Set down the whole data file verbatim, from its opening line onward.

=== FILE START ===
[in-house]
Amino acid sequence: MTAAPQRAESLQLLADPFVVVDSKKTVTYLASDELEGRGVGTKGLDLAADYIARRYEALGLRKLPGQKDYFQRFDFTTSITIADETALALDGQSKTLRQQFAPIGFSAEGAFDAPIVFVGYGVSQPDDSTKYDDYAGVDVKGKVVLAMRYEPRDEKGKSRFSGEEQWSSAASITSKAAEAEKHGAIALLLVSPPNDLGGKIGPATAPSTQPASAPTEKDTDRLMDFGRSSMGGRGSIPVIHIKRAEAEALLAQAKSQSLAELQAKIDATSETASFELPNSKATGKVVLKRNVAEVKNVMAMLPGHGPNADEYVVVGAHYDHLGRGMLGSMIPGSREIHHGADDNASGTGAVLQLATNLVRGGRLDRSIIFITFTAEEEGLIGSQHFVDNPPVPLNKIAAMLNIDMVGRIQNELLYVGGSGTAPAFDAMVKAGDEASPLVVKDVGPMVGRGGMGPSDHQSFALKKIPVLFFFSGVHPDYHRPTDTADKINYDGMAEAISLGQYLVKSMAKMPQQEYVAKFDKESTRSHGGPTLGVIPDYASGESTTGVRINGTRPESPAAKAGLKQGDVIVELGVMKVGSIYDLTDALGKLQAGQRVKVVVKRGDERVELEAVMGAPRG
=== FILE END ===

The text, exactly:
[in-house]
Amino acid sequence: MTAAPQRAESLQLLADPFVVVDSKKTVTYLASDELEGRGVGTKGLDLAADYIARRYEALGLRKLPGQKDYFQRFDFTTSITIADETALALDGQSKTLRQQFAPIGFSAEGAFDAPIVFVGYGVSQPDDSTKYDDYAGVDVKGKVVLAMRYEPRDEKGKSRFSGEEQWSSAASITSKAAEAEKHGAIALLLVSPPNDLGGKIGPATAPSTQPASAPTEKDTDRLMDFGRSSMGGRGSIPVIHIKRAEAEALLAQAKSQSLAELQAKIDATSETASFELPNSKATGKVVLKRNVAEVKNVMAMLPGHGPNADEYVVVGAHYDHLGRGMLGSMIPGSREIHHGADDNASGTGAVLQLATNLVRGGRLDRSIIFITFTAEEEGLIGSQHFVDNPPVPLNKIAAMLNIDMVGRIQNELLYVGGSGTAPAFDAMVKAGDEASPLVVKDVGPMVGRGGMGPSDHQSFALKKIPVLFFFSGVHPDYHRPTDTADKINYDGMAEAISLGQYLVKSMAKMPQQEYVAKFDKESTRSHGGPTLGVIPDYASGESTTGVRINGTRPESPAAKAGLKQGDVIVELGVMKVGSIYDLTDALGKLQAGQRVKVVVKRGDERVELEAVMGAPRG